Our 62-inch Panasonic TV, which we’ve christened Pansy, isn’t just a box of electronics, she’s a beloved member of the family. We’re retired. Frankly, we spend more time with Pansy than any other member of the family. Without her, how would we know the mating habits of migrating elk, Whoopie Goldberg’s opinion on global warming, or if Homer Simpson will get his job back at the power plant? When she started to decline, I wondered if we could go on without Pansy.

We believe Pansy’s decline began with the illness of her offspring, Connie the Cable Converter box. Since we signed that contract with the cable company many years ago, the umbilical cord tethering Pansy to Connie has never been broken. They’re inseparable. Recently, Connie began behaving erratically. We’d be engrossed in a quality classic movie like, “Herbie the Love Bug Goes to Monte Carlo,” when Connie would spontaneously change the channel, flipping rapidly until she came to rest, usually on the travel channel’s documentry featuring chimpanzees grooming each other. It was getting annoying.

As much as I hated possibly traumatizing Pansy, I disconnected Connie the Cable Converter Box and drove her to the cable store, where, to my surprise, she performed flawlessly.Three times I repeated the trip, to no avail. Perhaps Connie just had a yen to travel. It reminded me of when I used to take my toddler son, who was lethargic and burning with fever, to the pediatrician, where he’d undergo a miraculous recovery, laughing, running, and climbing the curtains as I protested to the doctor, “I swear, he was at death’s door an hour ago.”

At Connie’s last fruitless visit to the electronics store, the technician heartlessly tossed her into a bin and suggested I take a different one.

“I don’t know,” I said, “When I take it home and hook it up, won’t Pansy the TV know it’s not really Connie?When my son’s pet hampster Bernie died, I rushed to the pet store and bought a look-alike. As soon as my son saw it, he said, “That’s not Bernie,” and burst into tears.

“Lady, it’s just a cable box. Get over it.”

As soon as I got the new cable converter box home and connected it to Pansy the TV, I said, “Look, Pansy, it’s Connie and she’s as good as new!”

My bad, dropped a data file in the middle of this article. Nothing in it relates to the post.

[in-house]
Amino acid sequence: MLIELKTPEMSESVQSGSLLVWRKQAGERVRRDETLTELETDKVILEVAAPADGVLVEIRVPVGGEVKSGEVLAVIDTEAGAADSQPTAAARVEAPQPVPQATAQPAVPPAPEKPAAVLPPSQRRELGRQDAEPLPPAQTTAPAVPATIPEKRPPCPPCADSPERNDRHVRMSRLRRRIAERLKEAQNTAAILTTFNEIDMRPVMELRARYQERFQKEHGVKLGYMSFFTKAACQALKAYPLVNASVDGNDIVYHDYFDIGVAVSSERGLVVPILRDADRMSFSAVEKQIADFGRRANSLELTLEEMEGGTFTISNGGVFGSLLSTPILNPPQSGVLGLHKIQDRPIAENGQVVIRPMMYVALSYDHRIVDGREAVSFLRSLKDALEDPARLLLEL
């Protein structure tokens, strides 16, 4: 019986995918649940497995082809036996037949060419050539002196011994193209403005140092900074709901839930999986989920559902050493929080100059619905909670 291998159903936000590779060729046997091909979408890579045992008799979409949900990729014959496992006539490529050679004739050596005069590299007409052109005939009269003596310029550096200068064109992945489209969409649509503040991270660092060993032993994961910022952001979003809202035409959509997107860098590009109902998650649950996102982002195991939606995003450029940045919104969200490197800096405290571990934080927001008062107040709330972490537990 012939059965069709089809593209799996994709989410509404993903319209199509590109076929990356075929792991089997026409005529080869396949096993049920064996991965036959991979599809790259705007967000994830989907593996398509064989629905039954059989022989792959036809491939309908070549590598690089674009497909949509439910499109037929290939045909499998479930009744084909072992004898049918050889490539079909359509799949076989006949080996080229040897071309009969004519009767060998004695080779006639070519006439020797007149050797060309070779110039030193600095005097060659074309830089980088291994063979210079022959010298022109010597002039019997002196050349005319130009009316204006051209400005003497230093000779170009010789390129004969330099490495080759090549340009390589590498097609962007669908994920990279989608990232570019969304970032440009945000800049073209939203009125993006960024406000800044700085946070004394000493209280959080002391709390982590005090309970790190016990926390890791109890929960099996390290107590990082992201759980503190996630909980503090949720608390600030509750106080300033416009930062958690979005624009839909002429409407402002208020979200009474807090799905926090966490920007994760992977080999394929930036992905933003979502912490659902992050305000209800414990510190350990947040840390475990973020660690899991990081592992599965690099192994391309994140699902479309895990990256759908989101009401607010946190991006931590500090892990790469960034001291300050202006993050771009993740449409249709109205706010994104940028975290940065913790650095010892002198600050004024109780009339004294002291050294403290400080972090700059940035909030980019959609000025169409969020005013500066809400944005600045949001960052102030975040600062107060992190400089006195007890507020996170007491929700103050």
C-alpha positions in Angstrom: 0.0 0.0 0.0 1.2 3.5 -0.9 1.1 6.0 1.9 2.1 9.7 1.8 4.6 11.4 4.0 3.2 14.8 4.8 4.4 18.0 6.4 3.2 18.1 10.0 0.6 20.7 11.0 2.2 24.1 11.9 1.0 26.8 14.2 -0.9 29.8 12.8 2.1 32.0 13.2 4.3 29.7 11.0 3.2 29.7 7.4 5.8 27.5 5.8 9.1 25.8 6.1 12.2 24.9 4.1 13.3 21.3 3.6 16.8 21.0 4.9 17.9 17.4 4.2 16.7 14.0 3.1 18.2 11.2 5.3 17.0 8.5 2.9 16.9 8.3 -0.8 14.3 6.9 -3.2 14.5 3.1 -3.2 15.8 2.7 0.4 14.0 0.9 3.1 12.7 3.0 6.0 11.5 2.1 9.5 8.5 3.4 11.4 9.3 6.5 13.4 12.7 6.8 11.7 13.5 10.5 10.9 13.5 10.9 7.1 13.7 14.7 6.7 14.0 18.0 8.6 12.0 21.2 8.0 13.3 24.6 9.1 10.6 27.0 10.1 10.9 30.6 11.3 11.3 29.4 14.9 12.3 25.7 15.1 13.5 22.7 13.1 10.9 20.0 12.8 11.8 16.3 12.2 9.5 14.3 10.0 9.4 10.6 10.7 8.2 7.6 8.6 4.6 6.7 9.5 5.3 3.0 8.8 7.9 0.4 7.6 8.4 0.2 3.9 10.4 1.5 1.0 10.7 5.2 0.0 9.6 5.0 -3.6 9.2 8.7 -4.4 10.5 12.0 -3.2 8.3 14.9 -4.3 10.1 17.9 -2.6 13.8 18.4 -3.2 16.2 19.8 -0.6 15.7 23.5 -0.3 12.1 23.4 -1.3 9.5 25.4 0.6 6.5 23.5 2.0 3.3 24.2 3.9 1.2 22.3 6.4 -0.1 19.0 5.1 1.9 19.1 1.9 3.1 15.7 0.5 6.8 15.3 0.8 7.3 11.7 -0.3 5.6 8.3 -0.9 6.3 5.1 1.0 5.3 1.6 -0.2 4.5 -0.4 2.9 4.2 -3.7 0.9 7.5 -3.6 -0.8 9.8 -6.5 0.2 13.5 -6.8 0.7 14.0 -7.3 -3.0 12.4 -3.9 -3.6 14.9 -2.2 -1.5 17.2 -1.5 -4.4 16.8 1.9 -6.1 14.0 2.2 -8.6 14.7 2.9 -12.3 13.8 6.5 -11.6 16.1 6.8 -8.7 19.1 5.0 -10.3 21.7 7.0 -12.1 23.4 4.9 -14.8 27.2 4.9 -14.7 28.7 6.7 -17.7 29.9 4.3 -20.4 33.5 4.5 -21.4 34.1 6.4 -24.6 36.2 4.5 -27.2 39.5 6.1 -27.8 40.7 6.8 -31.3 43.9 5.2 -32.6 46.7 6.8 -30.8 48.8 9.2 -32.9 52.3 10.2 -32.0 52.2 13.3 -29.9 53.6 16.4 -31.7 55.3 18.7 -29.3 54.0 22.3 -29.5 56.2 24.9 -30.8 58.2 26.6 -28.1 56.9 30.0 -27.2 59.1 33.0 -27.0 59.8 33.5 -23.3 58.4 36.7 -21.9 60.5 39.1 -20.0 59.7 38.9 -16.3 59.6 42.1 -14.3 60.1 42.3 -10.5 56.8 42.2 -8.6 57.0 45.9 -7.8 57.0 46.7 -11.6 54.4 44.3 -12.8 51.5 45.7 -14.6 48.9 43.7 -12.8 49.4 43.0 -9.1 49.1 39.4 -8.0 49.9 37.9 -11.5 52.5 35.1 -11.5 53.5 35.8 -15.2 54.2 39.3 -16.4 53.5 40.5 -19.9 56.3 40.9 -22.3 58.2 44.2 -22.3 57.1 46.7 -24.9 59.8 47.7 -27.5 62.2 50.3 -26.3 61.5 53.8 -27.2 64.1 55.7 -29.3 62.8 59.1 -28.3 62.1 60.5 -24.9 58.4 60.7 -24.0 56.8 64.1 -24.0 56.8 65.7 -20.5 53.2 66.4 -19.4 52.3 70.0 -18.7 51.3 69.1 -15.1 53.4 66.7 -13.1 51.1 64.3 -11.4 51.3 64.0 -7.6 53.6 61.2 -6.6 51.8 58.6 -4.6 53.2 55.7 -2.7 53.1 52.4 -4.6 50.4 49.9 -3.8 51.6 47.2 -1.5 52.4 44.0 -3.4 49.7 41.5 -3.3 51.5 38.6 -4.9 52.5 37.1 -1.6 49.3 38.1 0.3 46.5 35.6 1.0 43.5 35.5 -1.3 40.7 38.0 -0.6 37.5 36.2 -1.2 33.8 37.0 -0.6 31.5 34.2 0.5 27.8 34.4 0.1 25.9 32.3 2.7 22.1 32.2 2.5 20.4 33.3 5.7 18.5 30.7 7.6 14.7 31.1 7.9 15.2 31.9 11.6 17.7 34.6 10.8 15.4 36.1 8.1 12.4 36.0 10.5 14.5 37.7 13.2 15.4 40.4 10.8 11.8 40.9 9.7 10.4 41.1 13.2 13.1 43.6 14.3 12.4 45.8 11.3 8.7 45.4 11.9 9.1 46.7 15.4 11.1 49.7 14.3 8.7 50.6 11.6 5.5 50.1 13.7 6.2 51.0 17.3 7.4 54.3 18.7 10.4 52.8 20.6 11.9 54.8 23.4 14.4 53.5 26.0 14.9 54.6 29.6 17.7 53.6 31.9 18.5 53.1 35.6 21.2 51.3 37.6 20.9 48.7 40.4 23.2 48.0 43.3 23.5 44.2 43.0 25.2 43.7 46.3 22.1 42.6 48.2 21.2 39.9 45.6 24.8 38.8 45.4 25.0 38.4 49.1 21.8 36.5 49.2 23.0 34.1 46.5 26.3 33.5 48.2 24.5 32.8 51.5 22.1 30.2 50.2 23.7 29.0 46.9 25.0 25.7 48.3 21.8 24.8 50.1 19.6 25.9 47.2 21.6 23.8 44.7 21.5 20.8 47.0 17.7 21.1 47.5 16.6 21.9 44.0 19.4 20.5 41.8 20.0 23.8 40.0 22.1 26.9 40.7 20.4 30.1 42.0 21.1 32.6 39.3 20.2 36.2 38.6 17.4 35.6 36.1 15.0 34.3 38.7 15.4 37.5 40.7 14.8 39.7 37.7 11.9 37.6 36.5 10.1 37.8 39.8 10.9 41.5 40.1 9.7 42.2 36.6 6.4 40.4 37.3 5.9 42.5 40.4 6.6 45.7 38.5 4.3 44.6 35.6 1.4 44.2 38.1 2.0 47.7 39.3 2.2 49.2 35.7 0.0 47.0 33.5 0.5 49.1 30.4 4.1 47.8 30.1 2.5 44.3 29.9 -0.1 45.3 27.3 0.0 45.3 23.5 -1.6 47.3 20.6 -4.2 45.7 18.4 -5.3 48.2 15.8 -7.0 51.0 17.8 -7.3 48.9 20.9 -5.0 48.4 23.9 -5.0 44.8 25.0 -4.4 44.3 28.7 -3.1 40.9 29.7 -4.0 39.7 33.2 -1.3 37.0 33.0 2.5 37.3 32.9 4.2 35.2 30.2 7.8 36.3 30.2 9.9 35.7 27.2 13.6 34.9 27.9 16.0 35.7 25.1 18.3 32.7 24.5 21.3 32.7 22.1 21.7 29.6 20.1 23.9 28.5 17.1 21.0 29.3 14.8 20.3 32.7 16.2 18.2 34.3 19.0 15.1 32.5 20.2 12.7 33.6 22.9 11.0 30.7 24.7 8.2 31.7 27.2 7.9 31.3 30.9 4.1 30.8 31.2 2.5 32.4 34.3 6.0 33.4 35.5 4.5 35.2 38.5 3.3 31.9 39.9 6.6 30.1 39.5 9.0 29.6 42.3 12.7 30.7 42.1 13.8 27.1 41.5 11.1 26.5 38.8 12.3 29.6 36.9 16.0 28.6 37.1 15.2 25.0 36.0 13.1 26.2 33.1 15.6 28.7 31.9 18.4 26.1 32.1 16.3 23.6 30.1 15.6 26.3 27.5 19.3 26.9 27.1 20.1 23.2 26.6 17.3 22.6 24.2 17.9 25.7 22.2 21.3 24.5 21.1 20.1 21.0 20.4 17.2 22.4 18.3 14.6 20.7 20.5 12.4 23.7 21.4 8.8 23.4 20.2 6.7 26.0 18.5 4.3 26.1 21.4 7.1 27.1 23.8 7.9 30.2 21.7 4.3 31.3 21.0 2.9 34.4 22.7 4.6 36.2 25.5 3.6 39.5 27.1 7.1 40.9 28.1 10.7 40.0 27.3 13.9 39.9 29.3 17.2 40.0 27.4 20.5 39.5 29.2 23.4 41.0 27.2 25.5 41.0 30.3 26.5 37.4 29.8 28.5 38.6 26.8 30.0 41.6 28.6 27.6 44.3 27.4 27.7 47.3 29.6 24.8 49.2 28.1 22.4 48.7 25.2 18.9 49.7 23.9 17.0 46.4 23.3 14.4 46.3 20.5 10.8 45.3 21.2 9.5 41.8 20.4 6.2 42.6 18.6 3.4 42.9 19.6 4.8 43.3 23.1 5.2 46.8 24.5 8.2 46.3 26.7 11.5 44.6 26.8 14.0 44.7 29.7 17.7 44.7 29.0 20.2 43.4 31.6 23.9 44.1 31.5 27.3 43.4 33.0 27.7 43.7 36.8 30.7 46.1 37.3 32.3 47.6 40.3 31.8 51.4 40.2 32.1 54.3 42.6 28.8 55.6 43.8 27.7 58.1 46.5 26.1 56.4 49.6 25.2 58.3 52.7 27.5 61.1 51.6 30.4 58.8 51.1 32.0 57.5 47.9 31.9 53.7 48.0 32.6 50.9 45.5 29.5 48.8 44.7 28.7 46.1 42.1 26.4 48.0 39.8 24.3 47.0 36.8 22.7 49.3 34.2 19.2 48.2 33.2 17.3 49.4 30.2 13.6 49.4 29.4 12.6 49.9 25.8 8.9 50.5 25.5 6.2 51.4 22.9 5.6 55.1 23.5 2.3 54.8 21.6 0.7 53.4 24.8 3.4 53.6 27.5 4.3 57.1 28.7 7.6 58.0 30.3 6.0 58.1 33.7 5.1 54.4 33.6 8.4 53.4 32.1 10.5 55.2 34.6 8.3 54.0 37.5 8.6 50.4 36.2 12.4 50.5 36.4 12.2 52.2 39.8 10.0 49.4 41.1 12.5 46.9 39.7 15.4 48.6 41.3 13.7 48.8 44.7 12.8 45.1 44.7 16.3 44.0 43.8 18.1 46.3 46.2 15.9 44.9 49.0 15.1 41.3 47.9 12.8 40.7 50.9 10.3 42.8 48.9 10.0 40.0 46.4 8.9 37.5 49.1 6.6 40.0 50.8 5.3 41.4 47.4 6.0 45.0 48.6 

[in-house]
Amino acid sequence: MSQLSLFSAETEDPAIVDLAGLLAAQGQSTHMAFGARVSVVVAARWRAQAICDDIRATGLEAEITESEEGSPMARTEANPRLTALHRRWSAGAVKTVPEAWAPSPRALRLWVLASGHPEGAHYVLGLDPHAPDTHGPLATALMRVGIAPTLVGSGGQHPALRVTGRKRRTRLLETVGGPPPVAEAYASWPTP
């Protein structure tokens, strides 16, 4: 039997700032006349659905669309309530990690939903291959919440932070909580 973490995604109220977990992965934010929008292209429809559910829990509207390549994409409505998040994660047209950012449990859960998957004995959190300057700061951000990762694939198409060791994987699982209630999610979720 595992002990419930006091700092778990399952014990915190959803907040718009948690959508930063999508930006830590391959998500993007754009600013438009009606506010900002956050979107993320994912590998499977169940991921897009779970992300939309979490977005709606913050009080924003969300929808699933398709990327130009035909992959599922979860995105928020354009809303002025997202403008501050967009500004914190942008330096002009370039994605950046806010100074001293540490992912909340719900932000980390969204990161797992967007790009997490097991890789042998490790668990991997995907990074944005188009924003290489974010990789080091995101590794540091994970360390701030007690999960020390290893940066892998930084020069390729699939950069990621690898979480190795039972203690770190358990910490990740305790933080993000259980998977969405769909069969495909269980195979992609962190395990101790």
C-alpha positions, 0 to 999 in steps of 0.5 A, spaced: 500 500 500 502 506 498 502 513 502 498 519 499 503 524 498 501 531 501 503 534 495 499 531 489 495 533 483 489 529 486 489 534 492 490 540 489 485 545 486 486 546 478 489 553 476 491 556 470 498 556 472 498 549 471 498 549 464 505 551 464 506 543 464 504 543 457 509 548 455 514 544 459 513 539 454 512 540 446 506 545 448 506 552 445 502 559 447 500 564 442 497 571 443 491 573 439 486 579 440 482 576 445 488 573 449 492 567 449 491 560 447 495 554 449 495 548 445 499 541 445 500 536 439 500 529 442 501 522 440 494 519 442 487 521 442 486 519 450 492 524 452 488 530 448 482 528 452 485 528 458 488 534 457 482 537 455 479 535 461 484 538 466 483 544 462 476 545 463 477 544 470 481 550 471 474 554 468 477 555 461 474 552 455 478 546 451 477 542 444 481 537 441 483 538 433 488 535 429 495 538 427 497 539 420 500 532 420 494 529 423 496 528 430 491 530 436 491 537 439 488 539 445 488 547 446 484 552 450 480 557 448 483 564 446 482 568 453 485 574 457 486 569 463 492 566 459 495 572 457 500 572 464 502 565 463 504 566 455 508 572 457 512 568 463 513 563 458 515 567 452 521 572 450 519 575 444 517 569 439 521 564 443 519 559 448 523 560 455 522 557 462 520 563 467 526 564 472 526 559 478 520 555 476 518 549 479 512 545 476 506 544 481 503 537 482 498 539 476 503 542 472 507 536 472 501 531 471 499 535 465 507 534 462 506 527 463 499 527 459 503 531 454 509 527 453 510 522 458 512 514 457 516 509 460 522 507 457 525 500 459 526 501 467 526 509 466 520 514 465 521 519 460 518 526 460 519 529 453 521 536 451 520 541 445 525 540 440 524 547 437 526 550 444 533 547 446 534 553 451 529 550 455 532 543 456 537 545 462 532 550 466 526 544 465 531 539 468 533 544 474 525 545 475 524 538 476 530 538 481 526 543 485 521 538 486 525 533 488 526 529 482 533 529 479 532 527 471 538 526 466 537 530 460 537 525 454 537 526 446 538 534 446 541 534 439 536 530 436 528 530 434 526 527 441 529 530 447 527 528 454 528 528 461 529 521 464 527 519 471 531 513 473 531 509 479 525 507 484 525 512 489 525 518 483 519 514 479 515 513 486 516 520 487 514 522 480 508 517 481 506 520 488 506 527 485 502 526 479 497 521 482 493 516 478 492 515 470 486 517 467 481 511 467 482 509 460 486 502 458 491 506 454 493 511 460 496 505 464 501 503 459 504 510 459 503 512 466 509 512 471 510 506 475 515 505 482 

But Pansy knew. In her grief over the loss of Connie, Pansy began to malfunction. I knew I had to get Pansy to the electronics store’s ER before it was too late. I loaded her into the car and raced through the streets, tires squealing and horn blaring.

Sniffling, I said to the technician, “May we bring popcorn and chairs and sit with her? Maybe if I brought in Connie to visit it would restore Pansy’s will to live. What time are visiting hours?”

“Visiting hours? Ma’am, we don’t have visiting hours. This is an electronics store; not a hospital. Just leave the TV and I’ll see if it’s salvagable”

Every day I sent a bouquet of flowers and a card reading, “Get well soon, Pansy. We miss you terribly.”

It soon became clear that Pansy wouldn’t recover, and the family set up a vigil at the electronics store. Weeping and wailing, we took turns sharing fond memories of our many years with our beloved Pansy and her offspring Connie.

As I sensed the end was near, I pulled aside the technician and whispered, “I want you to know (sniff) that I believe you did all you could. When the time comes, it’s okay to pull the plug, both literally and figuratively. Pansy wouldn’t want to live like a vegetable.”

“A vegetable? Get a grip, Lady!”

“Also,” I added, “I’m willing to consider organ donation. If Pansy’s computer chip will allow another TV to live a long and meaningful life…”

“Ma’am, you’re scaring our other customers, your recliner is blocking the aisle, and you’ve spilled popcorn all over the floor. It’s just a TV. I can get you a good deal on a trade-in for this brand-new state-of-the-art smart TV, cable-ready.”

“A new one? As if our beloved Pansy could ever be replaced! Why, I’d never…wait…did you say cable ready? What brand is it? Philips? Phil, baby! Welcome to the family! Have you met Connie, The Cable Converter Box?”


2 thoughts on “Euthanasia for Electronics; The TV’s Dead

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